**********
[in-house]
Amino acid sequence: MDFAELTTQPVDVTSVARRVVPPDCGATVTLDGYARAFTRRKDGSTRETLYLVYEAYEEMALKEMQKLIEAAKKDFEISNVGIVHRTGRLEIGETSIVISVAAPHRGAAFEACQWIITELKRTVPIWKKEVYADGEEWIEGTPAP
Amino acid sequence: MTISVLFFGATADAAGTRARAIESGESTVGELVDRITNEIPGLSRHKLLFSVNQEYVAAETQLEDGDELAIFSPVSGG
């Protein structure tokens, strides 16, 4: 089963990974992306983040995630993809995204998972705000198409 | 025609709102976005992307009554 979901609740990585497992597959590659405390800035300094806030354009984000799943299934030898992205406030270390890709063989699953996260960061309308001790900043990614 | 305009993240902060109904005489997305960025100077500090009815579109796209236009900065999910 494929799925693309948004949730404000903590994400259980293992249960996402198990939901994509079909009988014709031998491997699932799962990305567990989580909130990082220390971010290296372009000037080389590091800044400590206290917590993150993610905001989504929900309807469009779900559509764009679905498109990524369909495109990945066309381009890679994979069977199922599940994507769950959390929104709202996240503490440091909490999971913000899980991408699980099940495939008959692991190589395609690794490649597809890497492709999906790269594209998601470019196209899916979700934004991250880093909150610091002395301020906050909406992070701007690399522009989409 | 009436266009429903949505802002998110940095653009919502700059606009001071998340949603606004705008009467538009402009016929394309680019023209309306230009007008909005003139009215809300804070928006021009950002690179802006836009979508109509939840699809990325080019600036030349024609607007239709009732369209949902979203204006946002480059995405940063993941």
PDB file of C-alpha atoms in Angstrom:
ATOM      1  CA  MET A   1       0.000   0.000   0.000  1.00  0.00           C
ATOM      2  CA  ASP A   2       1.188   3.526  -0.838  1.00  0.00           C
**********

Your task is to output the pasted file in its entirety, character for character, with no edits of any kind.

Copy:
[in-house]
Amino acid sequence: MDFAELTTQPVDVTSVARRVVPPDCGATVTLDGYARAFTRRKDGSTRETLYLVYEAYEEMALKEMQKLIEAAKKDFEISNVGIVHRTGRLEIGETSIVISVAAPHRGAAFEACQWIITELKRTVPIWKKEVYADGEEWIEGTPAP
Amino acid sequence: MTISVLFFGATADAAGTRARAIESGESTVGELVDRITNEIPGLSRHKLLFSVNQEYVAAETQLEDGDELAIFSPVSGG
């Protein structure tokens, strides 16, 4: 089963990974992306983040995630993809995204998972705000198409 | 025609709102976005992307009554 979901609740990585497992597959590659405390800035300094806030354009984000799943299934030898992205406030270390890709063989699953996260960061309308001790900043990614 | 305009993240902060109904005489997305960025100077500090009815579109796209236009900065999910 494929799925693309948004949730404000903590994400259980293992249960996402198990939901994509079909009988014709031998491997699932799962990305567990989580909130990082220390971010290296372009000037080389590091800044400590206290917590993150993610905001989504929900309807469009779900559509764009679905498109990524369909495109990945066309381009890679994979069977199922599940994507769950959390929104709202996240503490440091909490999971913000899980991408699980099940495939008959692991190589395609690794490649597809890497492709999906790269594209998601470019196209899916979700934004991250880093909150610091002395301020906050909406992070701007690399522009989409 | 009436266009429903949505802002998110940095653009919502700059606009001071998340949603606004705008009467538009402009016929394309680019023209309306230009007008909005003139009215809300804070928006021009950002690179802006836009979508109509939840699809990325080019600036030349024609607007239709009732369209949902979203204006946002480059995405940063993941």
PDB file of C-alpha atoms in Angstrom:
ATOM      1  CA  MET A   1       0.000   0.000   0.000  1.00  0.00           C
ATOM      2  CA  ASP A   2       1.188   3.526  -0.838  1.00  0.00           C